Kamron Kent

The Punisher Season 2 – Review

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At first, we see ‘The Punisher’, Frank Castle (Jon Bernthal), has gone back to his old ways, slaughtering three unknown individuals after an intense car chase.

Earlier, a young lady in a bar (Giorgia Whigham) mocks Castle for the way he looks. This sets the tone for the rest of the season as she becomes a recurring character. She has a mysterious past and is later found to be on the run, the sole survivor of a small group. First giving her name as Rachel, it turns out it is one of a number of aliases. Later, she is known as Amy.

Although the show has a sinister tone throughout, it also has a bright and comical side to it which it uses it well to keep you entertained through the slower parts of the season.

This is just as well as it also comes with its toe-curling, gruesome moments. An example of this would have been when John Pilgrim (Josh Stewart), the secondary antagonist of the show, has to reset his jaw after a fight.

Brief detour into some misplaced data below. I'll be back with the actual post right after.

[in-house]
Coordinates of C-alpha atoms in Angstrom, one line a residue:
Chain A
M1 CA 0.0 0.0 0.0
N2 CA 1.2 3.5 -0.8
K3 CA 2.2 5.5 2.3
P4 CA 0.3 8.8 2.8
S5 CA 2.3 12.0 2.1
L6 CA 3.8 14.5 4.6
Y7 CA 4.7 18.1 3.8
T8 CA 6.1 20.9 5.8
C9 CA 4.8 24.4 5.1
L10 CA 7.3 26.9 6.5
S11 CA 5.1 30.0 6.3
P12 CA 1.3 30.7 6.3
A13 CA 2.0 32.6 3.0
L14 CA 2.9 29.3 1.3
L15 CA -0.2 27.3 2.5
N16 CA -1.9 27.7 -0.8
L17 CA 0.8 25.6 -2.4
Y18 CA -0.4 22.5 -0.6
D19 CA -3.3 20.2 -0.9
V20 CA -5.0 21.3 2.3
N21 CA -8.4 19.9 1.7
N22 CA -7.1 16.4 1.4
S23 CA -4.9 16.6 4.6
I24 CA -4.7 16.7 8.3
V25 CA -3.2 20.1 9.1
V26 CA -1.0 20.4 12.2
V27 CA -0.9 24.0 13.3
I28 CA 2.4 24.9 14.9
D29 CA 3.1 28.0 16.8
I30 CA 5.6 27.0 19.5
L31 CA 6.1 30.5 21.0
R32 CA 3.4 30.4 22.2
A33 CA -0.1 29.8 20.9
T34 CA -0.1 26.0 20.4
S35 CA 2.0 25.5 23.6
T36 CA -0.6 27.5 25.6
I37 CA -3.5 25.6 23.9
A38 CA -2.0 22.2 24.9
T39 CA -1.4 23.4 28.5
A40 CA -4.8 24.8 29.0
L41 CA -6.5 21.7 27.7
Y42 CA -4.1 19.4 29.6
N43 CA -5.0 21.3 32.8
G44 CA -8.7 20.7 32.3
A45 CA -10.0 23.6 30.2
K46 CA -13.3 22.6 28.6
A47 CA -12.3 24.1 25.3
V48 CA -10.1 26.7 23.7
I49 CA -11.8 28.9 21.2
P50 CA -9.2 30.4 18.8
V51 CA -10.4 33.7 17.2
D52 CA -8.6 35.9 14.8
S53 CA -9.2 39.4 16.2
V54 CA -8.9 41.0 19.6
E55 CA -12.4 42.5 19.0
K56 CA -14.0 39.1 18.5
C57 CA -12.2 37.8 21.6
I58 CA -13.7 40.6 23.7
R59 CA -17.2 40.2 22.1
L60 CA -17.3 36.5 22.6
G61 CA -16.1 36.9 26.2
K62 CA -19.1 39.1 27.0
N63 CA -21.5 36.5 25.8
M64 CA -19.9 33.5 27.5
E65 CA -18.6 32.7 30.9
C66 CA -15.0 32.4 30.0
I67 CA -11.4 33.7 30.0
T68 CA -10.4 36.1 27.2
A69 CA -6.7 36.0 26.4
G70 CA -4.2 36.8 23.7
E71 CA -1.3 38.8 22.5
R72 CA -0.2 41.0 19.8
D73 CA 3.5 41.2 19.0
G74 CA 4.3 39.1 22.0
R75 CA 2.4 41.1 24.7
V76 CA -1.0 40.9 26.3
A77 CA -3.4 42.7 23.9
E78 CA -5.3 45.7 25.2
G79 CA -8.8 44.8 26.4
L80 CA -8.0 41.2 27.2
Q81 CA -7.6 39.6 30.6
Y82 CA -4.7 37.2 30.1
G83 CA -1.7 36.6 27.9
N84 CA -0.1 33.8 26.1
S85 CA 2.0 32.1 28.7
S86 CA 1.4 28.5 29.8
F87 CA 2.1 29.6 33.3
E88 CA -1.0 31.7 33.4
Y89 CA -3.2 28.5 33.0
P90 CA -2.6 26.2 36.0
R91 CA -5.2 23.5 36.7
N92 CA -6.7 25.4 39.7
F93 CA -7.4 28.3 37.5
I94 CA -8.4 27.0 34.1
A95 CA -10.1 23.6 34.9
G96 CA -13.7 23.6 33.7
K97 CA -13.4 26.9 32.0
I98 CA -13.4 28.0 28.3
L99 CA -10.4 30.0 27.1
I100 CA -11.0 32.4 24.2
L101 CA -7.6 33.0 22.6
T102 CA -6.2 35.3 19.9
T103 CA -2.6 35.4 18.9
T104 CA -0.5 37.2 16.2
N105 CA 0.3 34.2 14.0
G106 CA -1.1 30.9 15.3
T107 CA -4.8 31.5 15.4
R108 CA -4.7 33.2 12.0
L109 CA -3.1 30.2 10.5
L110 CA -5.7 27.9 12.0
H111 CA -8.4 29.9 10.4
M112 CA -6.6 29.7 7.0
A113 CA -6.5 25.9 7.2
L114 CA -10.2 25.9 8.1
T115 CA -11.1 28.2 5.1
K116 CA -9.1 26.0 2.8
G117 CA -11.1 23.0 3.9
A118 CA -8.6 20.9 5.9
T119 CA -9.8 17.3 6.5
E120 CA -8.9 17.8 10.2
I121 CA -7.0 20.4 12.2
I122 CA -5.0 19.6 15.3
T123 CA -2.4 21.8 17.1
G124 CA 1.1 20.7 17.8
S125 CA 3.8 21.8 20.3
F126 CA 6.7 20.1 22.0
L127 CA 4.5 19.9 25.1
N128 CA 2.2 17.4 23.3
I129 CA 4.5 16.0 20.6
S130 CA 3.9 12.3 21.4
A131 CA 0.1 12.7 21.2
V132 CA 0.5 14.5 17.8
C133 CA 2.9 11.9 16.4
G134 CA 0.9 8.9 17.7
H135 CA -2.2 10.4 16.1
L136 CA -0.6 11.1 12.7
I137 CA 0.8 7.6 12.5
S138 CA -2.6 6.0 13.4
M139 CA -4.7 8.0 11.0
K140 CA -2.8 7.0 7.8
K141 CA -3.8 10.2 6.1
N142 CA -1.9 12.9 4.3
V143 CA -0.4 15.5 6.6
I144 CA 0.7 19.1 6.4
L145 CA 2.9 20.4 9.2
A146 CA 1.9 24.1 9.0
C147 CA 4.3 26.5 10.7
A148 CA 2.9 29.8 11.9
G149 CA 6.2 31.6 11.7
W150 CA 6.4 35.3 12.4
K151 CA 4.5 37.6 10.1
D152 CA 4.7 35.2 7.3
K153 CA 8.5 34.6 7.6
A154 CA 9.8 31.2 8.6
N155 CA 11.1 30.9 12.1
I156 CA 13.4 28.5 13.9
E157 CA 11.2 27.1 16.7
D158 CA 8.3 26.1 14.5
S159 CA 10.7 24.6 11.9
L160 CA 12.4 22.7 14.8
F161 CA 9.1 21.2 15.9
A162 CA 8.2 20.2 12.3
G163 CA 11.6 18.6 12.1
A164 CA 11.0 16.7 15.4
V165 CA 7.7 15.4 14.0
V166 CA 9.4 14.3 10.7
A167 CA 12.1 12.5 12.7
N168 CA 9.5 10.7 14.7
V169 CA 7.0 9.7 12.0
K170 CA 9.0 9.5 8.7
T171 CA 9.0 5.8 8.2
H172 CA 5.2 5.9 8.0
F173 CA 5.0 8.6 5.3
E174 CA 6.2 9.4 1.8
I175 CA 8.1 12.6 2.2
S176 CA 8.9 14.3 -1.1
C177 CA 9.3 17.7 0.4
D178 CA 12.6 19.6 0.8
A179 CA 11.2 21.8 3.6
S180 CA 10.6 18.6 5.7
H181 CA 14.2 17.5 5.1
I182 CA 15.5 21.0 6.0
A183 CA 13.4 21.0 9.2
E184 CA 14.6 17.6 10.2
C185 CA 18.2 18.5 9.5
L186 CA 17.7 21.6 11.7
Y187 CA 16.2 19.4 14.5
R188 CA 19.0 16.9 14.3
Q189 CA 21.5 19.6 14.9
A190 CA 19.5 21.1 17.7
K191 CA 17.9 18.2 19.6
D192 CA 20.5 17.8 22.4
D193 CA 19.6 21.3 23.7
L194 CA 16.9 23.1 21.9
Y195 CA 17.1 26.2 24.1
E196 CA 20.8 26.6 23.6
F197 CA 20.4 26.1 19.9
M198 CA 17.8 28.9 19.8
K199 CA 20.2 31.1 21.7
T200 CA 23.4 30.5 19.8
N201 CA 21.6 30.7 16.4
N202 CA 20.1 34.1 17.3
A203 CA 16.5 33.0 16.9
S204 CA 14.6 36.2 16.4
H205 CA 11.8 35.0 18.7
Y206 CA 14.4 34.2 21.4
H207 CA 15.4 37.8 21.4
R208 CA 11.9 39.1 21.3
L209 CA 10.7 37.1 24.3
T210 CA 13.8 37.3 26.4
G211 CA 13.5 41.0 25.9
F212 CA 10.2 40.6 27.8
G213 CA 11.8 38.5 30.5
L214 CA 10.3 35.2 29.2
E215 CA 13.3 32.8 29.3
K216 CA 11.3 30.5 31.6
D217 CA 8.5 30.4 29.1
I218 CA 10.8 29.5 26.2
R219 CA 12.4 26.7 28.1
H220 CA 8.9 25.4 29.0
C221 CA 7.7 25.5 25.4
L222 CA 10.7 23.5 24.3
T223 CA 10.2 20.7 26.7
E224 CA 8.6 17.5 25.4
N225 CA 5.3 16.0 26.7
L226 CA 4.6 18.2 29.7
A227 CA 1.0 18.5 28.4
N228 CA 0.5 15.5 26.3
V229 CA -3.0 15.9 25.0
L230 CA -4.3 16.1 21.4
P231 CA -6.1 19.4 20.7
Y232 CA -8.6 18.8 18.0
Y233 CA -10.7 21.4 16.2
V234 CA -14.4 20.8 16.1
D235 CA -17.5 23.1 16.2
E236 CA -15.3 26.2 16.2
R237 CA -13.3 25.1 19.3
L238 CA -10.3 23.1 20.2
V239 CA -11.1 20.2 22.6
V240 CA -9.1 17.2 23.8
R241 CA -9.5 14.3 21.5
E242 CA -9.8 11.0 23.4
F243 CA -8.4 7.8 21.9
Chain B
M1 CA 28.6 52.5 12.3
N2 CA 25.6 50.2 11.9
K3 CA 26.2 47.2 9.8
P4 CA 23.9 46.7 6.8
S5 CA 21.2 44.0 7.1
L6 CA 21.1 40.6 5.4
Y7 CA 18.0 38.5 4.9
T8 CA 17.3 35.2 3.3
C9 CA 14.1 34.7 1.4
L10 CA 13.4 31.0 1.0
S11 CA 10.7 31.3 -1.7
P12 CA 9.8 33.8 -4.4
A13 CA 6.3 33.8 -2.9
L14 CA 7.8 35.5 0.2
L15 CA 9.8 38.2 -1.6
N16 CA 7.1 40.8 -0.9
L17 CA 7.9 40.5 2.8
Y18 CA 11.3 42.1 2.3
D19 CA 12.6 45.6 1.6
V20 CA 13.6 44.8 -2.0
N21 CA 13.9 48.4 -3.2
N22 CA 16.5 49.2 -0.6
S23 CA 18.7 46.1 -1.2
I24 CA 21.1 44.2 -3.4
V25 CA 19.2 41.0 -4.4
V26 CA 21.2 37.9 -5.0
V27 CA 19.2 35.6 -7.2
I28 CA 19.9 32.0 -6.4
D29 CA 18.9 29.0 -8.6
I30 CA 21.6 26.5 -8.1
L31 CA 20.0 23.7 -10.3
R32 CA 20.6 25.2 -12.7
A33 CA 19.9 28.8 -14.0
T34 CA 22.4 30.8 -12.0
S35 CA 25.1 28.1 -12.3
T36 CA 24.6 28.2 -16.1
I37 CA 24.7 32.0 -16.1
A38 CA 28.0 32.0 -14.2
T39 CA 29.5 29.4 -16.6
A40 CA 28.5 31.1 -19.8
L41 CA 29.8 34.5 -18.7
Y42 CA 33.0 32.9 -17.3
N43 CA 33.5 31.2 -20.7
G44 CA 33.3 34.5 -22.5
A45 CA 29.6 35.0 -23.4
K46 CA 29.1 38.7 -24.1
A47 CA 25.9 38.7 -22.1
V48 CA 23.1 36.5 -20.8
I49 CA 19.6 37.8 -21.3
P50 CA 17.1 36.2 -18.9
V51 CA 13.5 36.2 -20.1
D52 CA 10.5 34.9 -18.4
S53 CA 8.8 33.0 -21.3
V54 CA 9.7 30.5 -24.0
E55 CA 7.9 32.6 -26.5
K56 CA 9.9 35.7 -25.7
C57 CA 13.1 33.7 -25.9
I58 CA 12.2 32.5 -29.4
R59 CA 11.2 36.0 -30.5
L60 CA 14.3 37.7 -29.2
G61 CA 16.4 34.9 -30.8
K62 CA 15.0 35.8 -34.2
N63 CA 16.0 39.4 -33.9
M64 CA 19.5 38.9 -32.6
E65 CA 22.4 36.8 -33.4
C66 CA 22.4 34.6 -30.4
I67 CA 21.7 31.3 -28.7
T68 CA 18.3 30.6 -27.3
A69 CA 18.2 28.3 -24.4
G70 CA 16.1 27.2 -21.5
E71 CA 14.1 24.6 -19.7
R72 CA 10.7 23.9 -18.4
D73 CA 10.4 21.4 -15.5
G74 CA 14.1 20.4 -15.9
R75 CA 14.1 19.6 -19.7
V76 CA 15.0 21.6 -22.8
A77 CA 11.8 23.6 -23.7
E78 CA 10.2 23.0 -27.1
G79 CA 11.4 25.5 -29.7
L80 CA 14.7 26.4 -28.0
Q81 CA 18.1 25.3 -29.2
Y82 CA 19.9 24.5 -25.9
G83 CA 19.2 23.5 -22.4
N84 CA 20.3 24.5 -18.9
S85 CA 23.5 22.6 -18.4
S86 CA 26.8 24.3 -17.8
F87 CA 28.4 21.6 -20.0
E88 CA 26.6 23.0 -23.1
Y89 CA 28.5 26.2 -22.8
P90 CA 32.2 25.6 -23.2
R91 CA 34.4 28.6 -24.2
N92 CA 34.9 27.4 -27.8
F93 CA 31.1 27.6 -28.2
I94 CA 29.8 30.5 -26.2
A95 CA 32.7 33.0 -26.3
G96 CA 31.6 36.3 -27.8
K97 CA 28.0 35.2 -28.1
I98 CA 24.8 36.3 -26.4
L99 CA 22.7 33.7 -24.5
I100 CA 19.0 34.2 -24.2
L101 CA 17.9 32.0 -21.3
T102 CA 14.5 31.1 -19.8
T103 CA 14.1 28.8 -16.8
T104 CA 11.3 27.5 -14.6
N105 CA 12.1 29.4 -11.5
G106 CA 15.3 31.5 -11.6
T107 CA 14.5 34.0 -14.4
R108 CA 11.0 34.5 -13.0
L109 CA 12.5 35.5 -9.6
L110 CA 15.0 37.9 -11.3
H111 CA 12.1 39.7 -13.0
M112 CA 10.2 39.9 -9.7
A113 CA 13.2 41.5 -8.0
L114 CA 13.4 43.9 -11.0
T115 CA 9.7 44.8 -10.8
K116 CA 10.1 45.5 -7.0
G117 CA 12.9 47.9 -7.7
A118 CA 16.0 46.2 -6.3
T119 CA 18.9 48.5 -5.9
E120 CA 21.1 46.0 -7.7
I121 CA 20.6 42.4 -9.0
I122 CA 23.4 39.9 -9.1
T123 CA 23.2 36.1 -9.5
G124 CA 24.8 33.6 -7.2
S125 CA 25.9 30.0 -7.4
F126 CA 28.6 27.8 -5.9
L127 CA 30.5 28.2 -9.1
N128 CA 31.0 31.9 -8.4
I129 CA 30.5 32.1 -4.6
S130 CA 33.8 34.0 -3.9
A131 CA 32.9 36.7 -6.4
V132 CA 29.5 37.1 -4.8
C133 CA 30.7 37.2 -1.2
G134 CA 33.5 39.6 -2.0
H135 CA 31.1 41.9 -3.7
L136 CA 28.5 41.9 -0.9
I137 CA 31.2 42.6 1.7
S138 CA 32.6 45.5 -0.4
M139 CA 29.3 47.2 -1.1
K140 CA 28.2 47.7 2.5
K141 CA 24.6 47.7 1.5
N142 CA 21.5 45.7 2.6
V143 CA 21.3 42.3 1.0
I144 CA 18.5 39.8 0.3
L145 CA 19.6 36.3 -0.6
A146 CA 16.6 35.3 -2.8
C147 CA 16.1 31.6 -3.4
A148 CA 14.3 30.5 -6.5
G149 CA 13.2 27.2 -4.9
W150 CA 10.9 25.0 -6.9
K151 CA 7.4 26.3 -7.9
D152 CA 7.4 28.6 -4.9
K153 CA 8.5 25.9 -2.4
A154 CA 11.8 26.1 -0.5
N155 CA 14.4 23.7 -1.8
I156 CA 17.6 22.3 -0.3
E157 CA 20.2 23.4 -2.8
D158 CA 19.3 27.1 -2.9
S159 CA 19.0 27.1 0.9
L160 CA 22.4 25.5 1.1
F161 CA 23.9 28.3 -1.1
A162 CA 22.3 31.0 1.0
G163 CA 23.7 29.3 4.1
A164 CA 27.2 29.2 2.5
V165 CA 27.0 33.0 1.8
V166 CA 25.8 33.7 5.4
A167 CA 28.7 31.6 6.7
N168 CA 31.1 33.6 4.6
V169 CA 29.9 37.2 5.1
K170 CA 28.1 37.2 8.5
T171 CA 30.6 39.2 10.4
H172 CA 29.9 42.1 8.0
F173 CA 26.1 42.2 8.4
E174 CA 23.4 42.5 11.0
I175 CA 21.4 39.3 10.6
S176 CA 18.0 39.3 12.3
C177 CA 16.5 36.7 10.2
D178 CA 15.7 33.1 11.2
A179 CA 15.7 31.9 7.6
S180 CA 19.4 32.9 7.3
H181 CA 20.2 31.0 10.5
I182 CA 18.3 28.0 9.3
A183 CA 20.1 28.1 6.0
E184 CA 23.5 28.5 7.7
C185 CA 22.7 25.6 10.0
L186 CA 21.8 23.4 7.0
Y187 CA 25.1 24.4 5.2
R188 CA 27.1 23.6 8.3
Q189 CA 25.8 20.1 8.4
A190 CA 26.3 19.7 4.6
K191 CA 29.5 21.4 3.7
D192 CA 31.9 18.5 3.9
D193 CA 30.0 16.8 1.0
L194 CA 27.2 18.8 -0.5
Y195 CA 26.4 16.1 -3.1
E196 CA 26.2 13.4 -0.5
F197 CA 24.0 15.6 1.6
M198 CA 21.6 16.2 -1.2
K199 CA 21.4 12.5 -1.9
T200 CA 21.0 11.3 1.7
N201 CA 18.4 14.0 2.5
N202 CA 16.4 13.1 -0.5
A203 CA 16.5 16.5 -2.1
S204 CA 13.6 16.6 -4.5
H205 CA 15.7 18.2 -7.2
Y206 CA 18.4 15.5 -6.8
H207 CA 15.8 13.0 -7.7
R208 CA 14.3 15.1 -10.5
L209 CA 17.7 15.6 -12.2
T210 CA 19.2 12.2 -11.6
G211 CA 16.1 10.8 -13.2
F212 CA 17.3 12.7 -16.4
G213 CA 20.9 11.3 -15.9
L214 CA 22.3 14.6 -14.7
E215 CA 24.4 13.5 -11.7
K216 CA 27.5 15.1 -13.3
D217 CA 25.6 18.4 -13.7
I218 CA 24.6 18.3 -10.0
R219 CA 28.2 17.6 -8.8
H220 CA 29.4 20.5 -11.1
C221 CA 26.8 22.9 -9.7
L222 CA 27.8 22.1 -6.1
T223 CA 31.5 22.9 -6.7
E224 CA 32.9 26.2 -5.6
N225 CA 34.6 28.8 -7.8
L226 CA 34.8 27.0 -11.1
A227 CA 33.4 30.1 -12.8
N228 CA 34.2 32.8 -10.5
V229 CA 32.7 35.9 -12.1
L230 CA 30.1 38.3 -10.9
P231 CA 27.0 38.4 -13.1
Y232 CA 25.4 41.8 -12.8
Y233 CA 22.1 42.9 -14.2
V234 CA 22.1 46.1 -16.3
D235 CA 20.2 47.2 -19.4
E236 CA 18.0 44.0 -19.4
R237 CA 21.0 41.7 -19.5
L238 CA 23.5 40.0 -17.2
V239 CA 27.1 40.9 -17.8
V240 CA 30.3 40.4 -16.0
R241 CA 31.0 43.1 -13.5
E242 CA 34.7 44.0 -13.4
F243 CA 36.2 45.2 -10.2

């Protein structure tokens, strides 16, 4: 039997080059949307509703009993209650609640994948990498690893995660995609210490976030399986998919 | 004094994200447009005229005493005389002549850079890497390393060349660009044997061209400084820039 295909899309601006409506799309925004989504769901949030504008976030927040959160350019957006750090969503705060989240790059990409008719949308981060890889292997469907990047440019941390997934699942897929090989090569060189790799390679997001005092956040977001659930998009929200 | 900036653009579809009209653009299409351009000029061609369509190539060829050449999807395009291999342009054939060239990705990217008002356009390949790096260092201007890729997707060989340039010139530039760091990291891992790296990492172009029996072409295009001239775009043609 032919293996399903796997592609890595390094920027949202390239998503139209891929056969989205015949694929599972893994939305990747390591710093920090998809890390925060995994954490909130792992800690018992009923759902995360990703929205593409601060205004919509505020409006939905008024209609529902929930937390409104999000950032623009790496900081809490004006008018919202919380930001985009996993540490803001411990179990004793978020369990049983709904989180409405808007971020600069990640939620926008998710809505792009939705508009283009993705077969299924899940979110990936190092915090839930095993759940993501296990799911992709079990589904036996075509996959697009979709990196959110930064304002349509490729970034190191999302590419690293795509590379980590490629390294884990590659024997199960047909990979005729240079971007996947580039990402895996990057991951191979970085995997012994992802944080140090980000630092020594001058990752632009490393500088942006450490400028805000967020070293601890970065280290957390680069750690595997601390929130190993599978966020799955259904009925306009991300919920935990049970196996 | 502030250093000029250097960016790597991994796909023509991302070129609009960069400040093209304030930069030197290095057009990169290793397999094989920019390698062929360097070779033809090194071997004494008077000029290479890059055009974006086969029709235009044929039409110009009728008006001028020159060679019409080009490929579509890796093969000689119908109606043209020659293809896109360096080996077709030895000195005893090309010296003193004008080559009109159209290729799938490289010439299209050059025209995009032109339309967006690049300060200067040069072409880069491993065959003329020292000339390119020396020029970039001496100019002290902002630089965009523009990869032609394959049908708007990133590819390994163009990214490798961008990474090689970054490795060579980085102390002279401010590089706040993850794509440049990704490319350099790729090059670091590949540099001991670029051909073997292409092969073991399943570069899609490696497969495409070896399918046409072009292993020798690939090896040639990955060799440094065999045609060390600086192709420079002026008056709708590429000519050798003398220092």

Billy Russo (Ben Barnes) is only briefly shown in the first episode but gives us a catch-up of what has happened to him since the end of season one. Since the last time, his memory has now become a sort of ‘jigsaw’ as he tries to put it back together.

As Amy and Castle’s bond grows through the season, he begins act as a father-figure, teaching her how to act against armed opponents and defending her if she is hurt by anyone.

Meanwhile, Homeland Security agent, Dinah Madani (Amber Rose Revah), is stuck between a rock and a hard place. She struggles throughout the season to deal with her own internal conflicts.

The showdown between Russo and Castle at the end of the season wasn’t what I was expecting. Compared to the previous season’s fight, it was very disappointing but does makes sense from a narrative point of view.

However, the season’s climax seems to be very open-ended. This could be due to a possible cancellation from Netflix looming. Hopefully, the show doesn’t get shown the axe and comes back with a possible third season, though the way that the Netflix MCU (Marvel Cinematic Universe) is going, it’s highly unlikely.

The show is fantastic from start to finish, even in the slower moments spent building up characters. Every time an episode finished, I found myself watching the next thanks to Netflix’s all-too-handy auto-play function.  If I hadn’t eventually found the remote, I could’ve watched the entire 13-episode season within a day.

It’s definitely a must-watch for any Marvel fan.

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